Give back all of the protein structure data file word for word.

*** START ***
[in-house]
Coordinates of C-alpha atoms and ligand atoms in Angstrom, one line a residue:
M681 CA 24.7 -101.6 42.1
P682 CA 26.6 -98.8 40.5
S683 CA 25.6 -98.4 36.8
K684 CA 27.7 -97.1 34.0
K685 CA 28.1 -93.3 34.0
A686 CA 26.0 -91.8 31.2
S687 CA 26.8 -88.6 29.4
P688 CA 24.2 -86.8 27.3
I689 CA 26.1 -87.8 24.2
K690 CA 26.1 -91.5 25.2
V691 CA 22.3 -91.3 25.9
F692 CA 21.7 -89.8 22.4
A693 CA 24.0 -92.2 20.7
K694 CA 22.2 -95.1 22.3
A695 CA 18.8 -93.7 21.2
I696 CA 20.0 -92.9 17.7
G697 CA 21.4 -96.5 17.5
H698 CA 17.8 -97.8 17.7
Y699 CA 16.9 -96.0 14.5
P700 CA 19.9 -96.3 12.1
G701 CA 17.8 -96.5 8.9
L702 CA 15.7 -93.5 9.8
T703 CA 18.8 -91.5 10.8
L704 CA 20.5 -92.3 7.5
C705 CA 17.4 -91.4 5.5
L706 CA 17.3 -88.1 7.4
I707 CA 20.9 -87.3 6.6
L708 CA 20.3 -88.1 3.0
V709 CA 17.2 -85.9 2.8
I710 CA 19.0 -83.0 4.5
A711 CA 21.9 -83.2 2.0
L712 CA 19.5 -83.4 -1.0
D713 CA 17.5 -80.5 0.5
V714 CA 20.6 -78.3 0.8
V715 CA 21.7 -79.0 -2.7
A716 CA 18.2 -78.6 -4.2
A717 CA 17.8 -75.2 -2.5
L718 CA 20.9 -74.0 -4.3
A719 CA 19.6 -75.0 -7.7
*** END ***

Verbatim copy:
[in-house]
Coordinates of C-alpha atoms and ligand atoms in Angstrom, one line a residue:
M681 CA 24.7 -101.6 42.1
P682 CA 26.6 -98.8 40.5
S683 CA 25.6 -98.4 36.8
K684 CA 27.7 -97.1 34.0
K685 CA 28.1 -93.3 34.0
A686 CA 26.0 -91.8 31.2
S687 CA 26.8 -88.6 29.4
P688 CA 24.2 -86.8 27.3
I689 CA 26.1 -87.8 24.2
K690 CA 26.1 -91.5 25.2
V691 CA 22.3 -91.3 25.9
F692 CA 21.7 -89.8 22.4
A693 CA 24.0 -92.2 20.7
K694 CA 22.2 -95.1 22.3
A695 CA 18.8 -93.7 21.2
I696 CA 20.0 -92.9 17.7
G697 CA 21.4 -96.5 17.5
H698 CA 17.8 -97.8 17.7
Y699 CA 16.9 -96.0 14.5
P700 CA 19.9 -96.3 12.1
G701 CA 17.8 -96.5 8.9
L702 CA 15.7 -93.5 9.8
T703 CA 18.8 -91.5 10.8
L704 CA 20.5 -92.3 7.5
C705 CA 17.4 -91.4 5.5
L706 CA 17.3 -88.1 7.4
I707 CA 20.9 -87.3 6.6
L708 CA 20.3 -88.1 3.0
V709 CA 17.2 -85.9 2.8
I710 CA 19.0 -83.0 4.5
A711 CA 21.9 -83.2 2.0
L712 CA 19.5 -83.4 -1.0
D713 CA 17.5 -80.5 0.5
V714 CA 20.6 -78.3 0.8
V715 CA 21.7 -79.0 -2.7
A716 CA 18.2 -78.6 -4.2
A717 CA 17.8 -75.2 -2.5
L718 CA 20.9 -74.0 -4.3
A719 CA 19.6 -75.0 -7.7